• A.) Place assembly in vacuum
    • B.) Heat to 600° C. in 20 minutes.
    • C.) Dwell at 600° C. for 10 minutes.
    • D.) Heat to 1035° C. in 35 minutes.
    • E.) Dwell at 1035° C. for 10 minutes.
    • F.) Cool to 600° C. in 5 minutes.
    • G.) Dwell at 600° C. for 5 minutes
    • H.) Cool to Ambient Temperature under vacuum in 2 to 3 hours.
    • I.) Release vacuum.

The foregoing procedure causes the nickel to diffuse into the titanium at the eutectic temperature of about 1035° C. to form a biocompatible titanium-nickel alloy (e.g., Ti2Ni). A bond is formed by the alloy wherever the nickel contacts both titanium substrate and the titanium mesh wires.

If a sufficiently thin nickel interlayer is used, all the nickel will be completely absorbed in areas where it contacts the substrate, the mesh wires, or both, thereby creating a minimal amount of fluid alloy. The nickel interlayer can be introduced either discretely in a sheet of nickel foil, or through conventional processes such as vapor deposition, electroless nickel or electroplated nickel. A 0.0001″ thickness of nickel forms a suitable metallurgical bond for an exemplary mesh structure as specified above while avoiding excessive alloying with the substrate or filling the mesh openings. A greater nickel thickness, e.g., greater than 0.0002″, can result in excessive fluid alloy formation which can fill the mesh openings and diffuses into the substrate. The appropriate thickness of nickel for various configurations of mesh and substrate thickness can be readily experimentally determined.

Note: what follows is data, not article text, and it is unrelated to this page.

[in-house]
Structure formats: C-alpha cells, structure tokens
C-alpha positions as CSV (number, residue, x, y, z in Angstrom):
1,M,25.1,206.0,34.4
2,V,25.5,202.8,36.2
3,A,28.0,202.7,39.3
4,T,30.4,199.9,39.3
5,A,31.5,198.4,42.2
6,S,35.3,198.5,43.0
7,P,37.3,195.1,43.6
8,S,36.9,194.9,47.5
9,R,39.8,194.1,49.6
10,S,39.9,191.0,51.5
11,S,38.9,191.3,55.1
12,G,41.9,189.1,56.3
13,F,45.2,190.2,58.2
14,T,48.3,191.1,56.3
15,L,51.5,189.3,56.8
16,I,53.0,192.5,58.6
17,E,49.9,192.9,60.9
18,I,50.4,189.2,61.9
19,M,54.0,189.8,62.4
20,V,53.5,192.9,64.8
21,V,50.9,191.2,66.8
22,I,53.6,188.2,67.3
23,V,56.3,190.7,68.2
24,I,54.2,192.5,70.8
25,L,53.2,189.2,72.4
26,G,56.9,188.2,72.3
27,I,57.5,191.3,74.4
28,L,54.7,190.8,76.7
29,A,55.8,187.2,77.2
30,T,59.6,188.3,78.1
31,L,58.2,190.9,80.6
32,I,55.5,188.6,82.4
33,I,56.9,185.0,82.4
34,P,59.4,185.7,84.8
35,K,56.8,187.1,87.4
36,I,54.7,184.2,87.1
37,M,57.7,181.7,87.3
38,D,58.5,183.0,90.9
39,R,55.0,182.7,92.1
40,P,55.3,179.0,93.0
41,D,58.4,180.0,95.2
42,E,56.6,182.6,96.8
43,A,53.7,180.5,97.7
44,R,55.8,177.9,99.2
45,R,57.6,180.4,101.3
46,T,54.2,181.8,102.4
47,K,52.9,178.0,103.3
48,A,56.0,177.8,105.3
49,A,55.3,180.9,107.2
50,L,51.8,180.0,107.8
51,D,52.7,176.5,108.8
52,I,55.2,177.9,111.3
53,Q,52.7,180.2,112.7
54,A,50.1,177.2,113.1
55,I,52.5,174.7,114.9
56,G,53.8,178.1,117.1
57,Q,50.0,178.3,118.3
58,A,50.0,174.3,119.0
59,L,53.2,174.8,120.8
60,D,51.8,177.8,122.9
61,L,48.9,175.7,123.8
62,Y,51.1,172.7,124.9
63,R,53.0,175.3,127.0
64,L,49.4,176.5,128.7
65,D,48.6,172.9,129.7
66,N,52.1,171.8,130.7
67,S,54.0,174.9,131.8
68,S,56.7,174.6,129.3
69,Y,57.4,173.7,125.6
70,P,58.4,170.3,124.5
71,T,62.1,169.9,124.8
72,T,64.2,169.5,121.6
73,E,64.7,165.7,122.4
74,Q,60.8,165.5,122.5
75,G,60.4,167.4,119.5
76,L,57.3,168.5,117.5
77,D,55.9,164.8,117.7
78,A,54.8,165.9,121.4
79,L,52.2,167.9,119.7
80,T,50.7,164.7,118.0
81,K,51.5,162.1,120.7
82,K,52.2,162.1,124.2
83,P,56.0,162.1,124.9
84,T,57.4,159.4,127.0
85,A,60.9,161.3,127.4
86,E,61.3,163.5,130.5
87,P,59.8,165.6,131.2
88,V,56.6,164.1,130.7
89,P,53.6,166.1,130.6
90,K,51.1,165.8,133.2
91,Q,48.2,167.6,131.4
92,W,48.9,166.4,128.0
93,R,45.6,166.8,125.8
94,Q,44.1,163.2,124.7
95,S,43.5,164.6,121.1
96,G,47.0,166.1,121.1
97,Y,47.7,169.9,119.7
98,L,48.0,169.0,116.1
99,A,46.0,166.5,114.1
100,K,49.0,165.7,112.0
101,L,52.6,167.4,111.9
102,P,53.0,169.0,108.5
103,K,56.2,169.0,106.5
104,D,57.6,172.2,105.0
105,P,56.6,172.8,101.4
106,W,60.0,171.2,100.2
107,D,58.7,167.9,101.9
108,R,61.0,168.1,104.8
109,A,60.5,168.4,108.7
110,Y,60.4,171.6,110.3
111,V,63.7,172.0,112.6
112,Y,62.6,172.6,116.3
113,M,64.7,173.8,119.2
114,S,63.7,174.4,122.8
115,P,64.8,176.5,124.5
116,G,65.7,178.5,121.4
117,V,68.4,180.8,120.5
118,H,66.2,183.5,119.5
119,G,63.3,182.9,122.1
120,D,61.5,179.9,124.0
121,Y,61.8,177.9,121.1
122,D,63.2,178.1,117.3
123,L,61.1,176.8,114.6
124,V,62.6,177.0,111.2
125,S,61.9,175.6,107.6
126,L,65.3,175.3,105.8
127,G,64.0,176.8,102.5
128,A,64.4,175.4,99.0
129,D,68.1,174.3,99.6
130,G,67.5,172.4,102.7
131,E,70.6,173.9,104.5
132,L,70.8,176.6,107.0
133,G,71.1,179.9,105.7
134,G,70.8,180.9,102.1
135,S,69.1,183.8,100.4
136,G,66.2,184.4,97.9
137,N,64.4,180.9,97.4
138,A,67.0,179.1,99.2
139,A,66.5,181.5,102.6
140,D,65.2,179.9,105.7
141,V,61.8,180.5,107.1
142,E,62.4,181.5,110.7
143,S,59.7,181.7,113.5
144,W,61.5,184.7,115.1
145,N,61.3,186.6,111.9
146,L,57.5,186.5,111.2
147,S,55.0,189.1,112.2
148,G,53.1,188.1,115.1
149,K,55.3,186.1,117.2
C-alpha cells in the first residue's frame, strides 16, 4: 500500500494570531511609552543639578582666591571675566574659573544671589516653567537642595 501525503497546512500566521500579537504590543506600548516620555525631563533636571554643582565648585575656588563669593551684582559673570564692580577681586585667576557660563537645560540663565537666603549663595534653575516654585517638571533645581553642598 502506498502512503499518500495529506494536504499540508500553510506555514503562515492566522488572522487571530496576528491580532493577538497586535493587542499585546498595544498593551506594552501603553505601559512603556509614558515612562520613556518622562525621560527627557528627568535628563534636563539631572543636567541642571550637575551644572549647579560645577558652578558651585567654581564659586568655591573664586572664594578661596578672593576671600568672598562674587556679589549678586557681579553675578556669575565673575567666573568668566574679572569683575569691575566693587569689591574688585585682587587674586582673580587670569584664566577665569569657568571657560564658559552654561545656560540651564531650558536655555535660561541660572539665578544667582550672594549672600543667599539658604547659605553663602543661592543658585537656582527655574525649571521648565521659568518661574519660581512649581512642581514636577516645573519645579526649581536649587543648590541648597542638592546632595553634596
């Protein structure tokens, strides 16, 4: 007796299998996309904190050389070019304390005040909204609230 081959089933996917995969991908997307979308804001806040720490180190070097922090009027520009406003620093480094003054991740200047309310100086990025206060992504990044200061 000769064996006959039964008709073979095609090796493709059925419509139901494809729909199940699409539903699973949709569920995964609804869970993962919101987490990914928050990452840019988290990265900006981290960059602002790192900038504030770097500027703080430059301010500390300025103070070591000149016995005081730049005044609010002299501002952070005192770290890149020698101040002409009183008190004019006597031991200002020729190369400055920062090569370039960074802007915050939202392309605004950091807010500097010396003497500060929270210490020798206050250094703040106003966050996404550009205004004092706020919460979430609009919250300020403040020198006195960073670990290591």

FIG. 5 is a plot depicting the exemplary penetration of nickel into the titanium substrate. At the substrate surface (i.e., zero depth), the eutectic alloy Ti2Ni can be readily discerned. The concentration of nickel diminishes with depth from about 33% at the substrate surface to about zero at a depth of 0.001 inches. In contrast, the concentration of titanium increases from approximately 66% at the substrate surface to about 100% at a depth of 0.001 inches.